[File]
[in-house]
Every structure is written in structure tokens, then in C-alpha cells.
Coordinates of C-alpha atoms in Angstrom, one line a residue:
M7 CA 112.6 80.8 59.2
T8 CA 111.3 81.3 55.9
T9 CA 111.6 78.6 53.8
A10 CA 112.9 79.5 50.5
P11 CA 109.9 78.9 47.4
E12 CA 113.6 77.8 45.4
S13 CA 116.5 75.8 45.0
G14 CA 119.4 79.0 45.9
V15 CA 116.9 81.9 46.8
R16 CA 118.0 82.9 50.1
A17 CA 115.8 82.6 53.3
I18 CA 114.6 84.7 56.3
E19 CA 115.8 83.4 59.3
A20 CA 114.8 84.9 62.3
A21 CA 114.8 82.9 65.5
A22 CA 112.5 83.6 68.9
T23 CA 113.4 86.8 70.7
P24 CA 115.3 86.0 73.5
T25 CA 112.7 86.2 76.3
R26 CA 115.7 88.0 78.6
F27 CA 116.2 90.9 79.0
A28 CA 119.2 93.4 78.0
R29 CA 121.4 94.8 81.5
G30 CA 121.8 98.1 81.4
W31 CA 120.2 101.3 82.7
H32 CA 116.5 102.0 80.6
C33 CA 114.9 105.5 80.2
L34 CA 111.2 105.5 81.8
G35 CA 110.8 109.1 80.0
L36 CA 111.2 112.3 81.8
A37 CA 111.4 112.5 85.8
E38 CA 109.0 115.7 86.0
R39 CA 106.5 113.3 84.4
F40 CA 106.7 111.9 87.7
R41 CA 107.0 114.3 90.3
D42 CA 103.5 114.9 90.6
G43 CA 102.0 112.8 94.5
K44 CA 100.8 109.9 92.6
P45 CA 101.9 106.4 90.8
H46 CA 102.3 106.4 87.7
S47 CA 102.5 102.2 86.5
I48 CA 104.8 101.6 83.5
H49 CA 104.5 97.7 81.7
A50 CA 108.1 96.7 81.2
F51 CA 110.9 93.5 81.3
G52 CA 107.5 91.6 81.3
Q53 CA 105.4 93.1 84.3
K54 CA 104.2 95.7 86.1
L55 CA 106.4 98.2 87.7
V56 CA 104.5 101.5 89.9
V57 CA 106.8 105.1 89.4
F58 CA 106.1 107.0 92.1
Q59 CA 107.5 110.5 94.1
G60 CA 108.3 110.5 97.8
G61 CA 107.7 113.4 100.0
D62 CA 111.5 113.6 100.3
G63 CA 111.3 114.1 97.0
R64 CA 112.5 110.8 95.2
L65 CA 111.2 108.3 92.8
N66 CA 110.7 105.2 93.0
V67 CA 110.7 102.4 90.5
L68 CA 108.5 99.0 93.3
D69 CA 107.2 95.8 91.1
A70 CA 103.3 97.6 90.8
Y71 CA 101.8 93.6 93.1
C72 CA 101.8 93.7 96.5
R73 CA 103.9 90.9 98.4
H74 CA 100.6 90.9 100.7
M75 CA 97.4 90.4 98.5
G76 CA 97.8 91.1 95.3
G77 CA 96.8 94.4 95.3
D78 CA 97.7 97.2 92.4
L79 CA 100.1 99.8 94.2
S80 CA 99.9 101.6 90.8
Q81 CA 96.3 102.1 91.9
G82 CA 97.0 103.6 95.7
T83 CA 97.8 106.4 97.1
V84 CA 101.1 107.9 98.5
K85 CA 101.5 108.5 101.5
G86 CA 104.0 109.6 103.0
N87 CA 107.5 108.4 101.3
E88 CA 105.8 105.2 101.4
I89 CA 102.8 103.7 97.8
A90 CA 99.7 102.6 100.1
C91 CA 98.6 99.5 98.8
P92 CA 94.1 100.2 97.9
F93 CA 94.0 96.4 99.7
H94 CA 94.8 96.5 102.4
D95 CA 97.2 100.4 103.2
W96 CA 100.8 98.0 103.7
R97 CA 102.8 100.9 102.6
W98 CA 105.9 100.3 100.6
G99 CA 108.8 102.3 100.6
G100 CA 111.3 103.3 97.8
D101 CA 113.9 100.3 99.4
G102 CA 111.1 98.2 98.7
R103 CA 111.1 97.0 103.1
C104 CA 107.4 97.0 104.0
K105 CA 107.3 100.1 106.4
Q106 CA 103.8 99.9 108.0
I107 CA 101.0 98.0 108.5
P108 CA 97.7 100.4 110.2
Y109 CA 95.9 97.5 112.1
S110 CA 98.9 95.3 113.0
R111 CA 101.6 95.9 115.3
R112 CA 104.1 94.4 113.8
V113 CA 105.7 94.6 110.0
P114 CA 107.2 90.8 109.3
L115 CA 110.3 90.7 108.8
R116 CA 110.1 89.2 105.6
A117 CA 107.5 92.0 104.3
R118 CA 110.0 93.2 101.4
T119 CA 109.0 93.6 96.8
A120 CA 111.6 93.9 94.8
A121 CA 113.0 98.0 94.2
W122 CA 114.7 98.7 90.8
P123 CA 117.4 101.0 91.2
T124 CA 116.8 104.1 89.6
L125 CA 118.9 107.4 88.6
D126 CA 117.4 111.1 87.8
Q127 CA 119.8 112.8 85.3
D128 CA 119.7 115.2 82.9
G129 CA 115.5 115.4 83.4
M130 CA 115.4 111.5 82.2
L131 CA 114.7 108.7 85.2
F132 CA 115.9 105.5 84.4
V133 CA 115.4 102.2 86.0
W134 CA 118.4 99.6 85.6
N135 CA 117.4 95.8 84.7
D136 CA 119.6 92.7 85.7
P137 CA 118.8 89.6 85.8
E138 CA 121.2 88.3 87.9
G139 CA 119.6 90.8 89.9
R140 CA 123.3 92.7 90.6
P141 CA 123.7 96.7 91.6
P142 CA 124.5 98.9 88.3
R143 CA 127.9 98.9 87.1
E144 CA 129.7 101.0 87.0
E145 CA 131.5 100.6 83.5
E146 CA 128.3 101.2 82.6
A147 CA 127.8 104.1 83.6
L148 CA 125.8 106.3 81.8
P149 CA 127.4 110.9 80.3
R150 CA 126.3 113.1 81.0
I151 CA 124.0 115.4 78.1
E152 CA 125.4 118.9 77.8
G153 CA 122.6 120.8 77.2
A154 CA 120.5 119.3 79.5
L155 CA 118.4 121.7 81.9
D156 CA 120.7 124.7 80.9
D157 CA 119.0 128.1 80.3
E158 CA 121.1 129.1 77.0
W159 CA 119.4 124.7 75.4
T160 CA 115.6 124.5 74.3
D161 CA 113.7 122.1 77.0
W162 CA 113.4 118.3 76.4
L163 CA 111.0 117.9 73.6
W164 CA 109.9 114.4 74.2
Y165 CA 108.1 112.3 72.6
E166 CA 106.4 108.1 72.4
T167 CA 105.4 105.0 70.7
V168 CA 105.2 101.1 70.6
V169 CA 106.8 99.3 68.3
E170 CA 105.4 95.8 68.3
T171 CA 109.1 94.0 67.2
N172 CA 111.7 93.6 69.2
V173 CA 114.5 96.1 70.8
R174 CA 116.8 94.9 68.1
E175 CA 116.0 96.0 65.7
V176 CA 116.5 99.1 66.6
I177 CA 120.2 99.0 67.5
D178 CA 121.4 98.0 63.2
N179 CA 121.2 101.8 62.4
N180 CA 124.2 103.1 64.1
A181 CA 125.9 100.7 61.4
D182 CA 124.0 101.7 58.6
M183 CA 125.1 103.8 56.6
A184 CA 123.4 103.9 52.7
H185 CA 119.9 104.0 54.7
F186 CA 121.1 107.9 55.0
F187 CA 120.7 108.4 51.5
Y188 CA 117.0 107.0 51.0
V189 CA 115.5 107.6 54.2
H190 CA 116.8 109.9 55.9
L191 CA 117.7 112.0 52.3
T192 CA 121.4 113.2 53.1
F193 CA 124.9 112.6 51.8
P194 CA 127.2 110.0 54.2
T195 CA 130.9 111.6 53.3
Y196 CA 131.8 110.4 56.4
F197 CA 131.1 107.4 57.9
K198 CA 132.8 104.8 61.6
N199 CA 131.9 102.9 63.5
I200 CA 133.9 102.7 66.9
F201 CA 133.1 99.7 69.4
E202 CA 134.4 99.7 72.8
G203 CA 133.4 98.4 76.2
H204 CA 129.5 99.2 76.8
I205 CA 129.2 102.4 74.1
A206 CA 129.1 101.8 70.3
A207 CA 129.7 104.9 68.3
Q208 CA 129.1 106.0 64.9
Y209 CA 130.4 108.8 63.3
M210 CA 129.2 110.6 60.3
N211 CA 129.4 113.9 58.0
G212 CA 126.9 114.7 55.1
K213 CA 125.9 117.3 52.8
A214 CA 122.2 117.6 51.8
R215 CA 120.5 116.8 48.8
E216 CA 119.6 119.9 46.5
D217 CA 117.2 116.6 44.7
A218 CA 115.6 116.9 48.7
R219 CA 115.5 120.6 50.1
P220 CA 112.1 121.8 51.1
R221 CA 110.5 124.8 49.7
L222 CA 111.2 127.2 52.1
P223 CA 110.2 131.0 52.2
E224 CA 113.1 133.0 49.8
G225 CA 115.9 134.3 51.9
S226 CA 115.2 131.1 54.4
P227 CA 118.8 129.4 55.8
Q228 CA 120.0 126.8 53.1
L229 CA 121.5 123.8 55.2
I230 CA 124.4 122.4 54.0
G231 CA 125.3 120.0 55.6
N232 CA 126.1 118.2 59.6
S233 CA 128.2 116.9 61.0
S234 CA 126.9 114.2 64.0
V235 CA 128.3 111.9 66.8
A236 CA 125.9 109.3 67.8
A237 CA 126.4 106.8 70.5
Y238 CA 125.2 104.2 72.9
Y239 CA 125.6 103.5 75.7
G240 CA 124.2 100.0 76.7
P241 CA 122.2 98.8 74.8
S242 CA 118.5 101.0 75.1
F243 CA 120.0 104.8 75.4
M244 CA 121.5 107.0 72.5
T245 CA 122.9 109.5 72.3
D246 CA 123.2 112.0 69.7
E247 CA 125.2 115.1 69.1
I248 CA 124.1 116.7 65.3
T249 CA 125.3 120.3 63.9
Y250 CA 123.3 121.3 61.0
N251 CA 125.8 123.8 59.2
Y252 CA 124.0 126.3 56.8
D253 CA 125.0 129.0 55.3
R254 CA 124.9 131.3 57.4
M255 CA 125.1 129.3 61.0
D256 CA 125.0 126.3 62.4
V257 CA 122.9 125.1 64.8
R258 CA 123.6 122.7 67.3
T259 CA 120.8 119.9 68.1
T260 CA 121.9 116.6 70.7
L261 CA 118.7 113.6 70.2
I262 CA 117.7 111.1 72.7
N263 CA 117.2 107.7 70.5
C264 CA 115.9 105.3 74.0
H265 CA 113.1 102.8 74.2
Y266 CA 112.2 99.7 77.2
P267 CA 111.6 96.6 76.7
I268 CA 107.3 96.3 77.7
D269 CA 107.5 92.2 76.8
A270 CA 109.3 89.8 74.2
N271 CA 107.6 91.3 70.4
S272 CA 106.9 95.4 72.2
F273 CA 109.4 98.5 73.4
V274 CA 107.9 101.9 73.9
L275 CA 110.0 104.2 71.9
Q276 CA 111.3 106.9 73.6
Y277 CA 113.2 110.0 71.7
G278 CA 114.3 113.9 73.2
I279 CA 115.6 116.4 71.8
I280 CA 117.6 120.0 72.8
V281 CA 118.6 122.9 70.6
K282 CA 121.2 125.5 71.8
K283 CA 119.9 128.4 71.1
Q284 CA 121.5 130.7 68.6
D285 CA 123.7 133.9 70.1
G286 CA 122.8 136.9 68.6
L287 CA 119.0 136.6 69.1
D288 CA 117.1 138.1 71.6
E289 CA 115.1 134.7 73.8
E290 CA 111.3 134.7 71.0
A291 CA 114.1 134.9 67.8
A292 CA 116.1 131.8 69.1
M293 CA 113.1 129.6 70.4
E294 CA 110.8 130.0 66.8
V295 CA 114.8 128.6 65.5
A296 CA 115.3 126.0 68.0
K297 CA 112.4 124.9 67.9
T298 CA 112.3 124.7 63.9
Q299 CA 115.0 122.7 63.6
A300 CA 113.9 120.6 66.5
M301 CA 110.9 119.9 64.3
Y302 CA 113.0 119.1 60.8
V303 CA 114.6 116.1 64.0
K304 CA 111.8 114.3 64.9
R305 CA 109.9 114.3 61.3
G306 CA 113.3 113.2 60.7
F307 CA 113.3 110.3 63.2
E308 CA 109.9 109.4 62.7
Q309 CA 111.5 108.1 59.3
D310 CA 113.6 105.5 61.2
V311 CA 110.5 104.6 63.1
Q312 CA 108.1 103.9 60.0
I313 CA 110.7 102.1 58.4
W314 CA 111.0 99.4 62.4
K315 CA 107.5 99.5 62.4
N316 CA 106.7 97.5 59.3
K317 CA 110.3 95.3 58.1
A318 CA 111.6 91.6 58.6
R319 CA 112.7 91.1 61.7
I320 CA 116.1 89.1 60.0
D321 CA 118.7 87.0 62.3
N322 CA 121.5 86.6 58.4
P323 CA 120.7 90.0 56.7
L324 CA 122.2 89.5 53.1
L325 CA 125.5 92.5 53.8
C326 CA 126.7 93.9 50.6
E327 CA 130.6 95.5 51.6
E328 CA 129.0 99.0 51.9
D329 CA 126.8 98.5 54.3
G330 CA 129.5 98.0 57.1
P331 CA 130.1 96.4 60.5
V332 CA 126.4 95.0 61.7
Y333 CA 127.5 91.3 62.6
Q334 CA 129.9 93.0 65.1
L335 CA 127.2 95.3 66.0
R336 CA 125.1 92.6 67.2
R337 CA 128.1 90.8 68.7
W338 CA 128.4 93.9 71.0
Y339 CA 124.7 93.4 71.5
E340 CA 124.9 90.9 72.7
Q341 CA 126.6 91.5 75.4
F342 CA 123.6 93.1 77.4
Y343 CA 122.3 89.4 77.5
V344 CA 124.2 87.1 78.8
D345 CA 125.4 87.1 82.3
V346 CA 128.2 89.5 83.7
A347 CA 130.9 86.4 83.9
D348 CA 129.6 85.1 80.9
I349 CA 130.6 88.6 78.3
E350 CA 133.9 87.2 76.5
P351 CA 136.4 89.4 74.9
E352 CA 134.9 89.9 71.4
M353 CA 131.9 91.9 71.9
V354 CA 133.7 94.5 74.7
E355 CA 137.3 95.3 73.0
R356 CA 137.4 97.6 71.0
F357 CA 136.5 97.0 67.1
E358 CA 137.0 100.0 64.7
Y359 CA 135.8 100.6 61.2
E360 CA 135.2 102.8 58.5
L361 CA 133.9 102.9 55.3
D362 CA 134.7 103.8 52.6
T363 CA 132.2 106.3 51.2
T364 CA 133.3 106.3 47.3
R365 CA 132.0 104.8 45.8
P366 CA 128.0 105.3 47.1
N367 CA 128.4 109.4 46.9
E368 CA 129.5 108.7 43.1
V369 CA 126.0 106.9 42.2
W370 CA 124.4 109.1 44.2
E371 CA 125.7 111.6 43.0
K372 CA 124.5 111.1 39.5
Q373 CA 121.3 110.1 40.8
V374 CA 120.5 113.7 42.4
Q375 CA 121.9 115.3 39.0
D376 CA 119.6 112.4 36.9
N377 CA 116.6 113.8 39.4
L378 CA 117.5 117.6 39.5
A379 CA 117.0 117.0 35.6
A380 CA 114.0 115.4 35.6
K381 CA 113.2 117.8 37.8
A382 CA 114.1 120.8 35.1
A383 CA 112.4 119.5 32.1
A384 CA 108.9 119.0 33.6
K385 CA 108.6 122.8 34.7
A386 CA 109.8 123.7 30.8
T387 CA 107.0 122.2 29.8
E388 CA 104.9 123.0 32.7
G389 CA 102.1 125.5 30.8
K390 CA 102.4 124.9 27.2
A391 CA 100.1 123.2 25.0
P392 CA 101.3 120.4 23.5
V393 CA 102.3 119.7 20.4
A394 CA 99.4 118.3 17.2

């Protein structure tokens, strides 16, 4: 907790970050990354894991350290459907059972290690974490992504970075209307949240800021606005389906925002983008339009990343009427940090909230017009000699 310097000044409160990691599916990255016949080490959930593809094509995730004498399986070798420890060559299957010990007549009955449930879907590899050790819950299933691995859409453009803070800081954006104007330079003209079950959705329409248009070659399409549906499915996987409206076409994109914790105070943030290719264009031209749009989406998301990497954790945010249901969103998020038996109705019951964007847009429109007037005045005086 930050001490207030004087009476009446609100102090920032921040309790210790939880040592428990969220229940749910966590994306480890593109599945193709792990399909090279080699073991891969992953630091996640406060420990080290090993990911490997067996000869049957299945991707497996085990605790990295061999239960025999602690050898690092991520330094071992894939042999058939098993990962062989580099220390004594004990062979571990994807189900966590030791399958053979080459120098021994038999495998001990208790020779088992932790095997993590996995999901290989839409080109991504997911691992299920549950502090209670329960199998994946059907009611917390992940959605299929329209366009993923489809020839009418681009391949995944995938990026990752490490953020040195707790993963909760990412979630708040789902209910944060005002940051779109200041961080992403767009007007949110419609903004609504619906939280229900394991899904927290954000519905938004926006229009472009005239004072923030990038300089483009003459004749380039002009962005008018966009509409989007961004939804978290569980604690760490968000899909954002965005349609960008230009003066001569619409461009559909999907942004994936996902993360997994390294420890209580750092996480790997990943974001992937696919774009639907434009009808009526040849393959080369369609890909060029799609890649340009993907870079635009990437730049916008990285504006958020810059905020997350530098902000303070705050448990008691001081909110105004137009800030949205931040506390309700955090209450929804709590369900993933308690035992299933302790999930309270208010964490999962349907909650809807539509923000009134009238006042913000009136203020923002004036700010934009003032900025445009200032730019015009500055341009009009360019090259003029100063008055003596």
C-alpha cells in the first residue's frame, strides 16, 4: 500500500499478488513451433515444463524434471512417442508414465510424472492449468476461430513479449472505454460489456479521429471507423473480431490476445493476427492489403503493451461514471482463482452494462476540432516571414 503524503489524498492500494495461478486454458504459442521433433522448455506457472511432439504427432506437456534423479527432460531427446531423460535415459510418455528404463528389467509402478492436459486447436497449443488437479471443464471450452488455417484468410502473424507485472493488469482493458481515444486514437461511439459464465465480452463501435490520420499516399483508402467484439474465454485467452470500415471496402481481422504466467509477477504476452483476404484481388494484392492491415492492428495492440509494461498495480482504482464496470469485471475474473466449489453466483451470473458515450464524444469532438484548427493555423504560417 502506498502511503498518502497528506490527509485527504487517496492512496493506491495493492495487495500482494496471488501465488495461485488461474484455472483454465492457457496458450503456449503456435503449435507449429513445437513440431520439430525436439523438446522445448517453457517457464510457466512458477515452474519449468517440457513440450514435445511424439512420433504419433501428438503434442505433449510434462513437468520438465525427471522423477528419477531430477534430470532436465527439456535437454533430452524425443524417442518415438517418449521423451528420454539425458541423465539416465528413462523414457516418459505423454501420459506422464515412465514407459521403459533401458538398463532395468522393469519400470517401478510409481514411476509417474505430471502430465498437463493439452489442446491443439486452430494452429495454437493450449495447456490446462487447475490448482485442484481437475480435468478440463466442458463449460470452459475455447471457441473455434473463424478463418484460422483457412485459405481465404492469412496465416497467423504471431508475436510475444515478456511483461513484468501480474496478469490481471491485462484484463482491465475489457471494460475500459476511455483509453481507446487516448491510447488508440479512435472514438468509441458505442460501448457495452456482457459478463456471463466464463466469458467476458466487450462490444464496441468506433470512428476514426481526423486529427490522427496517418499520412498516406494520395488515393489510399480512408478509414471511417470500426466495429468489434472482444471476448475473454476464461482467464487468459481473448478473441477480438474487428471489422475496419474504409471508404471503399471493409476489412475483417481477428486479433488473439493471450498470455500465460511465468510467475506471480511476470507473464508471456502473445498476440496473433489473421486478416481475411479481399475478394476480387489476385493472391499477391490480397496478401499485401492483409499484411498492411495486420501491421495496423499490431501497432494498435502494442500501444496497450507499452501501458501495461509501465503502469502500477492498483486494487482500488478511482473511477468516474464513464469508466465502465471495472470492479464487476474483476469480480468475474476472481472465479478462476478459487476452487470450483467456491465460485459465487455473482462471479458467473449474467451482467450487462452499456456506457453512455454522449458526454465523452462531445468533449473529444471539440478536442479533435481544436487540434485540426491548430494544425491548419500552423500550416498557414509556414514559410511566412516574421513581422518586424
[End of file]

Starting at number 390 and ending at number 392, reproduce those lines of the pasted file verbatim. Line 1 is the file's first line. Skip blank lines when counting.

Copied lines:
V393 CA 102.3 119.7 20.4
A394 CA 99.4 118.3 17.2

């Protein structure tokens, strides 16, 4: 907790970050990354894991350290459907059972290690974490992504970075209307949240800021606005389906925002983008339009990343009427940090909230017009000699 310097000044409160990691599916990255016949080490959930593809094509995730004498399986070798420890060559299957010990007549009955449930879907590899050790819950299933691995859409453009803070800081954006104007330079003209079950959705329409248009070659399409549906499915996987409206076409994109914790105070943030290719264009031209749009989406998301990497954790945010249901969103998020038996109705019951964007847009429109007037005045005086 930050001490207030004087009476009446609100102090920032921040309790210790939880040592428990969220229940749910966590994306480890593109599945193709792990399909090279080699073991891969992953630091996640406060420990080290090993990911490997067996000869049957299945991707497996085990605790990295061999239960025999602690050898690092991520330094071992894939042999058939098993990962062989580099220390004594004990062979571990994807189900966590030791399958053979080459120098021994038999495998001990208790020779088992932790095997993590996995999901290989839409080109991504997911691992299920549950502090209670329960199998994946059907009611917390992940959605299929329209366009993923489809020839009418681009391949995944995938990026990752490490953020040195707790993963909760990412979630708040789902209910944060005002940051779109200041961080992403767009007007949110419609903004609504619906939280229900394991899904927290954000519905938004926006229009472009005239004072923030990038300089483009003459004749380039002009962005008018966009509409989007961004939804978290569980604690760490968000899909954002965005349609960008230009003066001569619409461009559909999907942004994936996902993360997994390294420890209580750092996480790997990943974001992937696919774009639907434009009808009526040849393959080369369609890909060029799609890649340009993907870079635009990437730049916008990285504006958020810059905020997350530098902000303070705050448990008691001081909110105004137009800030949205931040506390309700955090209450929804709590369900993933308690035992299933302790999930309270208010964490999962349907909650809807539509923000009134009238006042913000009136203020923002004036700010934009003032900025445009200032730019015009500055341009009009360019090259003029100063008055003596």